Climate change adaptation advantage for African road infrastructure
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The African continent is facing the potential of a $183.6 billion USD liability to repair and maintain roads damaged from temperature and precipitation changes directly related to predicted climate change through 2100. This cost is strictly to retain the current road inventory. This cost does not include costs associated with impacts to critically needed new roads. In many African countries, limited or non-existent funds for adaptation and mitigation are challenging these countries to identify the threats that are posed by climate change, develop adaptation approaches to the predicted changes, incorporate changes into mid-range and long-term development plans, and secure funding for the proposed and necessary adaptations. Existing studies have attempted to quantify the impact of climate change on infrastructure assets that will be affected by climate change in the coming decades. The current study extends these efforts by specifically addressing the effect of climate change on the African road infrastructure. The study identifies both total costs and opportunity costs of repairing and maintaining infrastructure due to increased stressors from climate change. Proactive and reactive costs are examined for six climate scenarios, with costs ranging, respectively, from an average of $22 million USD to $54 million USD annually per country. A regional analysis shows contrast between impacts in five areas of the continent, with impacts ranging from 22 % opportunity cost to 168 %. These costs have the potential to delay critical infrastructure development on the continent and present a challenge to policy makers balancing short-term needs with long-term planning.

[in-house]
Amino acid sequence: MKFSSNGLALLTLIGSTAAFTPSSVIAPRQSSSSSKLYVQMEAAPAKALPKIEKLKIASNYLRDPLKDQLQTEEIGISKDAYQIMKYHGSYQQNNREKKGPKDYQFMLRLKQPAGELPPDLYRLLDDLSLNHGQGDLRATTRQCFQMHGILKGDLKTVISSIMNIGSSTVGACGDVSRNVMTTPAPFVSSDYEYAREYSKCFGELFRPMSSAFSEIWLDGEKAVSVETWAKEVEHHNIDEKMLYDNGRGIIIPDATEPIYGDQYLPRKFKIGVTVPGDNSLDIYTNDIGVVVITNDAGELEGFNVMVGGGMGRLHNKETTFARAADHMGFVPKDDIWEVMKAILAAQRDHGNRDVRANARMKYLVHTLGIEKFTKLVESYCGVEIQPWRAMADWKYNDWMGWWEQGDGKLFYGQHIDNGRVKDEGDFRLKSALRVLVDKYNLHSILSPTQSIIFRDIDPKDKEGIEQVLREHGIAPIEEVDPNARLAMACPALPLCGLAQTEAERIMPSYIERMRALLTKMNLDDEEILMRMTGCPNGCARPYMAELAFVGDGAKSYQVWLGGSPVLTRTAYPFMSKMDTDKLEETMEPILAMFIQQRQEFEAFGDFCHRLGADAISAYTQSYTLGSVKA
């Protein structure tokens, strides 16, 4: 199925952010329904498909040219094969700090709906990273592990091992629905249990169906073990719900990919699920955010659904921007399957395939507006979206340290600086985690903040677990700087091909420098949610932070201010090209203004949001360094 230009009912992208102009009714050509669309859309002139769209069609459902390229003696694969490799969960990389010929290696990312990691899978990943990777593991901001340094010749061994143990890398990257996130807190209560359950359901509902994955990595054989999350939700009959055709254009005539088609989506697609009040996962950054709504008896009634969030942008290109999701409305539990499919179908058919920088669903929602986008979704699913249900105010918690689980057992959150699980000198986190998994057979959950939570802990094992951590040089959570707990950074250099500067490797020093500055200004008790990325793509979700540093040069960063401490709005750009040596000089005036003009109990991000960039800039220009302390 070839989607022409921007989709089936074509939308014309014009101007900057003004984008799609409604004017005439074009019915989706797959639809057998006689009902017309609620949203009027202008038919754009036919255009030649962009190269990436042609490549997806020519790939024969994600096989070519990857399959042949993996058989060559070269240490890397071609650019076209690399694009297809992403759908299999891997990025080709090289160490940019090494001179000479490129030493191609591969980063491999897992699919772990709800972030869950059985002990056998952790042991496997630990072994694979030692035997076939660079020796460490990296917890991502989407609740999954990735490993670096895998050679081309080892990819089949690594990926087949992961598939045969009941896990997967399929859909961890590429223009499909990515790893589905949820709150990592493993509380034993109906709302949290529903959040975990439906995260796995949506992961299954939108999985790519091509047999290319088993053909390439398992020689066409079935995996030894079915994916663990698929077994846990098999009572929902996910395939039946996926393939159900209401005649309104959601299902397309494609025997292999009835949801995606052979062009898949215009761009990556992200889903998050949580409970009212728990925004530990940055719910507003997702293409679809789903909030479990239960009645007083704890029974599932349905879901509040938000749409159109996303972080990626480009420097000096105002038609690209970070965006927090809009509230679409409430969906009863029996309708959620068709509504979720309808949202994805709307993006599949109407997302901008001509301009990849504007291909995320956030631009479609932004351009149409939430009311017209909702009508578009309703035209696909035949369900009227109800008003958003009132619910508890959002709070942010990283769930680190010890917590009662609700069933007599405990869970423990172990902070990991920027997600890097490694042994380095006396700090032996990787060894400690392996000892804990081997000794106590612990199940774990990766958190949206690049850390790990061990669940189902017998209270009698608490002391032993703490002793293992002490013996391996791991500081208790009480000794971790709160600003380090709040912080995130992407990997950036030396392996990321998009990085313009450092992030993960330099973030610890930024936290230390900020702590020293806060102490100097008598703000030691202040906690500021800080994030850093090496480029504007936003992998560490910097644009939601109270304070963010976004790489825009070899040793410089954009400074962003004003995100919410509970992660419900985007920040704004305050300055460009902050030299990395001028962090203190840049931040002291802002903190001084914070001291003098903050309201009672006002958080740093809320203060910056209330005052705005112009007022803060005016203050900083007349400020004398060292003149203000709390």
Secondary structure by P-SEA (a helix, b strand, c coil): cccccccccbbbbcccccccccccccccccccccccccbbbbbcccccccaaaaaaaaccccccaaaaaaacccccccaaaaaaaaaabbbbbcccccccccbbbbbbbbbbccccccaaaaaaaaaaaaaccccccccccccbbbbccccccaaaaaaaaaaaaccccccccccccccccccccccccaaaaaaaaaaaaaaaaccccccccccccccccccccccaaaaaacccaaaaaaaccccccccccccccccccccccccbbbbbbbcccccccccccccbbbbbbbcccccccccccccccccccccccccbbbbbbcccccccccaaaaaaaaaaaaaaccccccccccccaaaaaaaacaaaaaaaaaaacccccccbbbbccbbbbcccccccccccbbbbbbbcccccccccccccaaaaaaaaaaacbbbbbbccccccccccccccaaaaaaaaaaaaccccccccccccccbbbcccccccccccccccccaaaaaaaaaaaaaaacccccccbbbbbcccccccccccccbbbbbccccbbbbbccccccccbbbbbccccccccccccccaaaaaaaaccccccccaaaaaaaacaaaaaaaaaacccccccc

KeywordsOpportunity Cost Road Network Climate Change Impact Climate Change Adaptation Pave Road
This research is partly funded by a grant from the University of Copenhagen. The authors also recognize the World Bank for supporting the initial work in that enabled the final comparison study. The authors acknowledge the modeling groups, the Program for Climate Model Diagnosis and Intercomparison (PCMDI) and the WCRP’s Working Group on Coupled Modelling (WGCM) for their roles in making available the WCRP CMIP3 multi-model dataset. Support of this dataset is provided by the Office of Science, U.S. Department of Energy. Finally, the authors acknowledge Xiang Guo, David Johnson and William Farmer JP, for data analysis.
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